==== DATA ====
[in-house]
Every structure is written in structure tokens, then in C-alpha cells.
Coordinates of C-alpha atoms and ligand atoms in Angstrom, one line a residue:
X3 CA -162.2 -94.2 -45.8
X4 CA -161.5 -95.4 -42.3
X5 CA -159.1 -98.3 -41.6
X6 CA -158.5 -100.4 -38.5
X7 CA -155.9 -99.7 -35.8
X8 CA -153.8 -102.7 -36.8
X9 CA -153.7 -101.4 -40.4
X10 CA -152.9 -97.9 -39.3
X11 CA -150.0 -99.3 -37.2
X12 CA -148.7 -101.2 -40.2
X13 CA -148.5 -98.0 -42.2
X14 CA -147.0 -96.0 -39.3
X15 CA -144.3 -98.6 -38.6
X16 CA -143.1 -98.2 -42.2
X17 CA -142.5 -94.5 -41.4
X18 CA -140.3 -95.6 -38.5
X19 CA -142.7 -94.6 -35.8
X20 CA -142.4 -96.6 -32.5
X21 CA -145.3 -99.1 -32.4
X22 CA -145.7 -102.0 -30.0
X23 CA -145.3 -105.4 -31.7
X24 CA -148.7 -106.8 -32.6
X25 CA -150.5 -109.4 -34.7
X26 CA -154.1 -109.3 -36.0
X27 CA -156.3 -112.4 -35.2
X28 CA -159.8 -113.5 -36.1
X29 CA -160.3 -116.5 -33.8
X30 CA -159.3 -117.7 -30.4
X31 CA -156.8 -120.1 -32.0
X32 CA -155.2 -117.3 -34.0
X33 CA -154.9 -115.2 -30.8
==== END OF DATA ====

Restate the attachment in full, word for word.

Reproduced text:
[in-house]
Every structure is written in structure tokens, then in C-alpha cells.
Coordinates of C-alpha atoms and ligand atoms in Angstrom, one line a residue:
X3 CA -162.2 -94.2 -45.8
X4 CA -161.5 -95.4 -42.3
X5 CA -159.1 -98.3 -41.6
X6 CA -158.5 -100.4 -38.5
X7 CA -155.9 -99.7 -35.8
X8 CA -153.8 -102.7 -36.8
X9 CA -153.7 -101.4 -40.4
X10 CA -152.9 -97.9 -39.3
X11 CA -150.0 -99.3 -37.2
X12 CA -148.7 -101.2 -40.2
X13 CA -148.5 -98.0 -42.2
X14 CA -147.0 -96.0 -39.3
X15 CA -144.3 -98.6 -38.6
X16 CA -143.1 -98.2 -42.2
X17 CA -142.5 -94.5 -41.4
X18 CA -140.3 -95.6 -38.5
X19 CA -142.7 -94.6 -35.8
X20 CA -142.4 -96.6 -32.5
X21 CA -145.3 -99.1 -32.4
X22 CA -145.7 -102.0 -30.0
X23 CA -145.3 -105.4 -31.7
X24 CA -148.7 -106.8 -32.6
X25 CA -150.5 -109.4 -34.7
X26 CA -154.1 -109.3 -36.0
X27 CA -156.3 -112.4 -35.2
X28 CA -159.8 -113.5 -36.1
X29 CA -160.3 -116.5 -33.8
X30 CA -159.3 -117.7 -30.4
X31 CA -156.8 -120.1 -32.0
X32 CA -155.2 -117.3 -34.0
X33 CA -154.9 -115.2 -30.8